Indigenous Bounties: Foraging with Randy Rucker
Last Sunday, my wife and I woke up early and finally made the trek out to Bootsie's Heritage Café in Tomball, but we weren't there to eat. We were there to work.
A few weeks back, Chef Randy Rucker made a titillating offer via Twitter: Come to Tomball and dig around in the woods for good stuff to eat. Interested in getting some expert advice on what weeds will and will not kill me, I signed up for a day of foraging and discussion with Rucker and the Bootsie's crew.
About 16 of us convened at Bootsie's at 9 a.m., eager to get our hands dirty. First, though, Bootsie's treated us to a hearty breakfast. As we sat around the family-style table in the back, chatting, drinking coffee and perusing Rucker's favorite online wild edibles resources, the rest of the kitchen crew whipped up soft-poached duck and chicken eggs (served still in their shells, so we could crack them and slide them onto our plates - a great technique and presentation), lovely coarse and smoky sausages, buttery, flaky biscuits, and creamy gravy. It was simple, well executed, and exactly right for a pre-forage breakfast.
After a quick discussion on safety and respect, we all piled into cars, forming a caravan to one of Rucker's nearby foraging spots. Buckets, bags, knives and shears in hand, we walked well-worn paths, and well off them, in search of untamed delights.
We found Wood Sorrel, whose clover-like leaves and tiny pods offer an electrifying yet fleeting tartness, in great clumps along the path edges.
Here and there, a tuft of spicy Bittercress peeked out from under a blanket of fallen leaves and pine needles, its soft leaves tasting remarkably like arugula, with a grassy overtone that many described simply as "green."
American Beautyberries, clumped around their branches, jutted out from the foliage everywhere we looked. These strikingly purple jewels look like aggregate drupelets (think blackberries) from afar, revealing themselves as tight clusters of individual berries on closer inspection. They popped under gentle pressure, like sweet-tart and slightly astringent caviar.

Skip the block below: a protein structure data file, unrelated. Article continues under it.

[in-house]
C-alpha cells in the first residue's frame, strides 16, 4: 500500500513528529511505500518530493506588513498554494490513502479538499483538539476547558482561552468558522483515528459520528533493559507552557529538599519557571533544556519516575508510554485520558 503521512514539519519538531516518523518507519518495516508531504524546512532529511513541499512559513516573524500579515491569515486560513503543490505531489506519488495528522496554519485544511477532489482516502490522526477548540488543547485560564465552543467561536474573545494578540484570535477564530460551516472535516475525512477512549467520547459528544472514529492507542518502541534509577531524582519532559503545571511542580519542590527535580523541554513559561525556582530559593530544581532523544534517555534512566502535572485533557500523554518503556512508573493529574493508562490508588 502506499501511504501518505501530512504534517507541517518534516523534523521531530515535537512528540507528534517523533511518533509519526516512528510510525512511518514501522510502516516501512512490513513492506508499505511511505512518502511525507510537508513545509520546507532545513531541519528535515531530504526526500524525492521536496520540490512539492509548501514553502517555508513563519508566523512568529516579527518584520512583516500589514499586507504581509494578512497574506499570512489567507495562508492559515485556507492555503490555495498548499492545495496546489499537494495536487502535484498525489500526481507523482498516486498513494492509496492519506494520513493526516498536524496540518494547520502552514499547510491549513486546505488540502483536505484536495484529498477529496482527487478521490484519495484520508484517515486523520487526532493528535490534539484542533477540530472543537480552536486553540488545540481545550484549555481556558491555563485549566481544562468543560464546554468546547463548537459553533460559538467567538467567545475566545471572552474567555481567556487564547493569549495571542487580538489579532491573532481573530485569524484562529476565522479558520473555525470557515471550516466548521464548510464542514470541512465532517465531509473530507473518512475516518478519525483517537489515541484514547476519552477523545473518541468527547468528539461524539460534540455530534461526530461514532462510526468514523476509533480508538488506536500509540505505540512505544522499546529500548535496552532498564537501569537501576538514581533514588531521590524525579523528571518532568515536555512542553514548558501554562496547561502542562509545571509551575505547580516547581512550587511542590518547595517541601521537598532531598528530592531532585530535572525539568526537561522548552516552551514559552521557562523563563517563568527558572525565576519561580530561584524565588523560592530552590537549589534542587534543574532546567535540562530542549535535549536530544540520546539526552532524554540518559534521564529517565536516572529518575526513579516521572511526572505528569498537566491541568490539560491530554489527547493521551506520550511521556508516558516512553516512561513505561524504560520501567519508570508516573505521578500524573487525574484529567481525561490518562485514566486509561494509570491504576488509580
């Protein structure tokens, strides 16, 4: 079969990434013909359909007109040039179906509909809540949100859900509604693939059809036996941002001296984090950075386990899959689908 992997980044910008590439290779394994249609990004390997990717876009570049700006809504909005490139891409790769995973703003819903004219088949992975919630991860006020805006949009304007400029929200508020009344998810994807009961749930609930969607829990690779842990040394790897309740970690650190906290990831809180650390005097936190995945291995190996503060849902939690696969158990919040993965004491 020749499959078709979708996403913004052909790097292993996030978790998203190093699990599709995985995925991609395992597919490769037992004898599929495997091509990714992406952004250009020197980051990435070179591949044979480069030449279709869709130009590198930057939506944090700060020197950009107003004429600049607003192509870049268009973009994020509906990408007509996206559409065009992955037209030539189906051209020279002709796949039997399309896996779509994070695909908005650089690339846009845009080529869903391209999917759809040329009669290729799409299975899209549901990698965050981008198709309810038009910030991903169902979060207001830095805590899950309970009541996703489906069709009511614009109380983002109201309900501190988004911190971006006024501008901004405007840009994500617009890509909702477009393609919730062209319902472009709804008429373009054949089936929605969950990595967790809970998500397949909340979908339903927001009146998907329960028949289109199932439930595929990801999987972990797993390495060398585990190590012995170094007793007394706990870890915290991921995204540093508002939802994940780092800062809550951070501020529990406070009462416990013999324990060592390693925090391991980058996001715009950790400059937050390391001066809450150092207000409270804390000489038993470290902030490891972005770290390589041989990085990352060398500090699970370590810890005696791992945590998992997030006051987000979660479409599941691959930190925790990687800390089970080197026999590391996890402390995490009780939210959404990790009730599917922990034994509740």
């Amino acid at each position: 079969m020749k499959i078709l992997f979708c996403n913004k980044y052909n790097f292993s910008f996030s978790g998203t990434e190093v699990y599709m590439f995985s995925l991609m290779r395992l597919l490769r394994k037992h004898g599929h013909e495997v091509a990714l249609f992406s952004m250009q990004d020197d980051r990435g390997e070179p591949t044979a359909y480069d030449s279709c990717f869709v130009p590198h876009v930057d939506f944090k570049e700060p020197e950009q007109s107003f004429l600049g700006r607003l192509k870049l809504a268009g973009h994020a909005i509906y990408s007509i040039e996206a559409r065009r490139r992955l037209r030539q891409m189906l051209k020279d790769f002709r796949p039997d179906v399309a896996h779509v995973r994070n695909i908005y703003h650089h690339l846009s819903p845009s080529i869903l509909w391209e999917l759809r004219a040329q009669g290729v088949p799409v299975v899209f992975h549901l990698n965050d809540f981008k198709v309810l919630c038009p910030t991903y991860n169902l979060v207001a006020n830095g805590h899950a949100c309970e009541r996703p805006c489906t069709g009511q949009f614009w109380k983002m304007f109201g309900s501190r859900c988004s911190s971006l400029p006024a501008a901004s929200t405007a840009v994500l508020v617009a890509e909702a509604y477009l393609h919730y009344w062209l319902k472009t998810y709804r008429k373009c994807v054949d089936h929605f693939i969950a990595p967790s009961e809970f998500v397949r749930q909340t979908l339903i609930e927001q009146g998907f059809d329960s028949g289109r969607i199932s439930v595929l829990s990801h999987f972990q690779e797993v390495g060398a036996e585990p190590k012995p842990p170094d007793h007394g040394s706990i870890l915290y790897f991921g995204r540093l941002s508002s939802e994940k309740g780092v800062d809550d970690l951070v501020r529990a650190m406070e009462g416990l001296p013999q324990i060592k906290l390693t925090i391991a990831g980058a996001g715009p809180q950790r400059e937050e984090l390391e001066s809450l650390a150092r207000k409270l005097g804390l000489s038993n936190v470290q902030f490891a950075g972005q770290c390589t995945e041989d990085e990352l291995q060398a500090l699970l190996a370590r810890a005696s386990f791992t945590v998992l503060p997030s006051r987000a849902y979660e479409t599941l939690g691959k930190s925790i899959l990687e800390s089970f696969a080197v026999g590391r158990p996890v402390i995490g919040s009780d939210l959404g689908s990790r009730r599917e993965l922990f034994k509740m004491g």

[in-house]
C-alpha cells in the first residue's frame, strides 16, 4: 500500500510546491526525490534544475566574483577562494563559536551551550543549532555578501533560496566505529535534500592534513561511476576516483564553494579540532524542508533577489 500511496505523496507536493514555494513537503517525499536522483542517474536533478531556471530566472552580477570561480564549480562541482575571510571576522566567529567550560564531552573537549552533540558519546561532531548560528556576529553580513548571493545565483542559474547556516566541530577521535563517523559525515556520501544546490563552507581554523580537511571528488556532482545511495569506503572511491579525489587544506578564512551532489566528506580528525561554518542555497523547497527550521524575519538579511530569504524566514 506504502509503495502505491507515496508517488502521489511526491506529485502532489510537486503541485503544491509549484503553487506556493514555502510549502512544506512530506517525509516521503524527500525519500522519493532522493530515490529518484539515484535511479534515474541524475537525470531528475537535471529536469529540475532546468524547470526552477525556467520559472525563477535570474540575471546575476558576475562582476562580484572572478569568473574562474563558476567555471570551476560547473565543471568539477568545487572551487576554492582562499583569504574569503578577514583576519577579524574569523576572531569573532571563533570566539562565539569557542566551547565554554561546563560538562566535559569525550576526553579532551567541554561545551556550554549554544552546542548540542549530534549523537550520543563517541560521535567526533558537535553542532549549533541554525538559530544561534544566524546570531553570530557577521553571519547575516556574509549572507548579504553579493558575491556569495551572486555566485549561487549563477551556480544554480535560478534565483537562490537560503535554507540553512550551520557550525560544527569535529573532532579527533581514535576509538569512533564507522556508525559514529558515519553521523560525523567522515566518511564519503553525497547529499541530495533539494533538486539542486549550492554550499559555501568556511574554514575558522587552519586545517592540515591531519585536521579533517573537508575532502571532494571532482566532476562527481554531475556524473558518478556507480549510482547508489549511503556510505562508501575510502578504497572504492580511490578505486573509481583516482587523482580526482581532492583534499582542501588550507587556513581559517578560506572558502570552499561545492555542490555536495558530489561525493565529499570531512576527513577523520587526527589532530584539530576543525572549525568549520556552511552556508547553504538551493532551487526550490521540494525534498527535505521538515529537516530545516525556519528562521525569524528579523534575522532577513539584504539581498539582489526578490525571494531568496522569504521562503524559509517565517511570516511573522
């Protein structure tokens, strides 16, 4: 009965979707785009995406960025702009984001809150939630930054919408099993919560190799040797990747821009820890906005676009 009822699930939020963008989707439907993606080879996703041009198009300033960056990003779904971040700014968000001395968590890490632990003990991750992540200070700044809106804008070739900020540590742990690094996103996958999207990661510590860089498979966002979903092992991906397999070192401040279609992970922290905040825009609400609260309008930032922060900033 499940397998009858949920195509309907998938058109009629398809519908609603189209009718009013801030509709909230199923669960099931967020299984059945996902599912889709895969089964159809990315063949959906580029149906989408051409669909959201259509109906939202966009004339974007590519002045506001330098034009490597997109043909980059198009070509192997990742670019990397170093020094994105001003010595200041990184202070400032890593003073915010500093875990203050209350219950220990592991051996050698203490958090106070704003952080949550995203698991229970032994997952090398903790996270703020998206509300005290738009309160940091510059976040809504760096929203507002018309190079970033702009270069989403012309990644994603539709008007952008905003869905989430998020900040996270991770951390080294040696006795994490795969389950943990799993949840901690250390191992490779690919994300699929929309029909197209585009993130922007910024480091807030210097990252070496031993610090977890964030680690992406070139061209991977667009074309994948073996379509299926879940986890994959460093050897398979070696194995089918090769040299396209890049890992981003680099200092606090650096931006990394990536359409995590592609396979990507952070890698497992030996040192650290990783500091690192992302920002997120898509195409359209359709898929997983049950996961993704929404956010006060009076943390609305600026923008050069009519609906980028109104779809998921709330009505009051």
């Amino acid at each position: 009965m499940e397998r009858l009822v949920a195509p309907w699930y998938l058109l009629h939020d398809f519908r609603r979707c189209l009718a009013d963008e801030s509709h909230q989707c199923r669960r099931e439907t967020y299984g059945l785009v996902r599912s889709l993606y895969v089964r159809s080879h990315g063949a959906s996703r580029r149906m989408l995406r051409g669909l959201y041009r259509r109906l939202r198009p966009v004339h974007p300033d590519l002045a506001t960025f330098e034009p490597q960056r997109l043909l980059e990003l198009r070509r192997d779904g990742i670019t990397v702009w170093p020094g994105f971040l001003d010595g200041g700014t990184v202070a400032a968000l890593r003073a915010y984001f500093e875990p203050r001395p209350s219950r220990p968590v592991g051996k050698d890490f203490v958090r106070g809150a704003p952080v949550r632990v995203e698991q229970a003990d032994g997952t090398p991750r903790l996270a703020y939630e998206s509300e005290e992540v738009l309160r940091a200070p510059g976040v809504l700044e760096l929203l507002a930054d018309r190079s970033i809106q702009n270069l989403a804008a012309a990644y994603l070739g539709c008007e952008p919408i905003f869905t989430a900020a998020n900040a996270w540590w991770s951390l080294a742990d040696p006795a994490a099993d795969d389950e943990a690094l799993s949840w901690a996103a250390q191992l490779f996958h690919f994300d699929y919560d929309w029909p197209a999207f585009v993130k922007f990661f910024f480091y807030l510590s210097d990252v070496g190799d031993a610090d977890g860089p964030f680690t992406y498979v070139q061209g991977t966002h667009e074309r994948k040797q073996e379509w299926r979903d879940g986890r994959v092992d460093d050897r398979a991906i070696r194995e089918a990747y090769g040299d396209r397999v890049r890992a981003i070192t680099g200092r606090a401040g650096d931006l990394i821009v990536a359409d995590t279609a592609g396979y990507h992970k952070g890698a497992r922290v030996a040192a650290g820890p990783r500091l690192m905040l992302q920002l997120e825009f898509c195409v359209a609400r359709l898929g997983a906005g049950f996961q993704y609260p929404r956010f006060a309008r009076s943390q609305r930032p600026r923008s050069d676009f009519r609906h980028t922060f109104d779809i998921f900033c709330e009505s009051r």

Other finds included an ultimately abandoned saw palmetto whose roots proved more formidable than Rucker had bargained for, a few small patches of frilly and carrot-scented Queen Anne's Lace, runners of mild-flavored Chickweed, gently sweet and nutty Corn Salad (wild Mache), and lots and lots of pear-scented Dollarweed (you almost certainly have this growing in your yard).
After a few hours rummaging around in the underbrush, Rucker led the caravan over to his farm, a mile or so down the road from the restaurant, to have a look about and pick some fresh produce. We all loaded up with chard, green beans, bok choy, squash and radishes, then toured the property for a bit. There, I discovered the tastiest wild edible of the day.
Harvest from the farm.
Next to one of the fields, a spindly tree hung sparsely with small brownish fruit, looking something like pint-sized Persimmons, only with a more muted palette. Rucker pronounced them to be Wild Plums. I pronounce them to be amazing. Their slightly grainy pulp was super-concentrated, like dried fruit (it may have dried on the tree; I'm not at all familiar with these things), with a savory undertone of rich butter and toffee. I would eat these by the bucketful. Unfortunately, there were few to be had.
From there, we returned to Bootsie's for lunch (a comfortingly rich, subtly smoky stew served with a thick slice of crusty and thoroughly delicious bread) and cold beer, as we all unwound and discussed the day's finds, and what we planned to do with them.
I've got a few ideas myself and hope to be able to share some of them with the good readers of Eating Our Words. For starters, I just might shove the leftover cranberry sauce aside, and haul out that Galapagos turtle I've been trying to find a use for. I think it'll make a lovely ceviche, served with a nice Beautyberry Gastrique and perhaps a few bits of Wood Sorrel for color.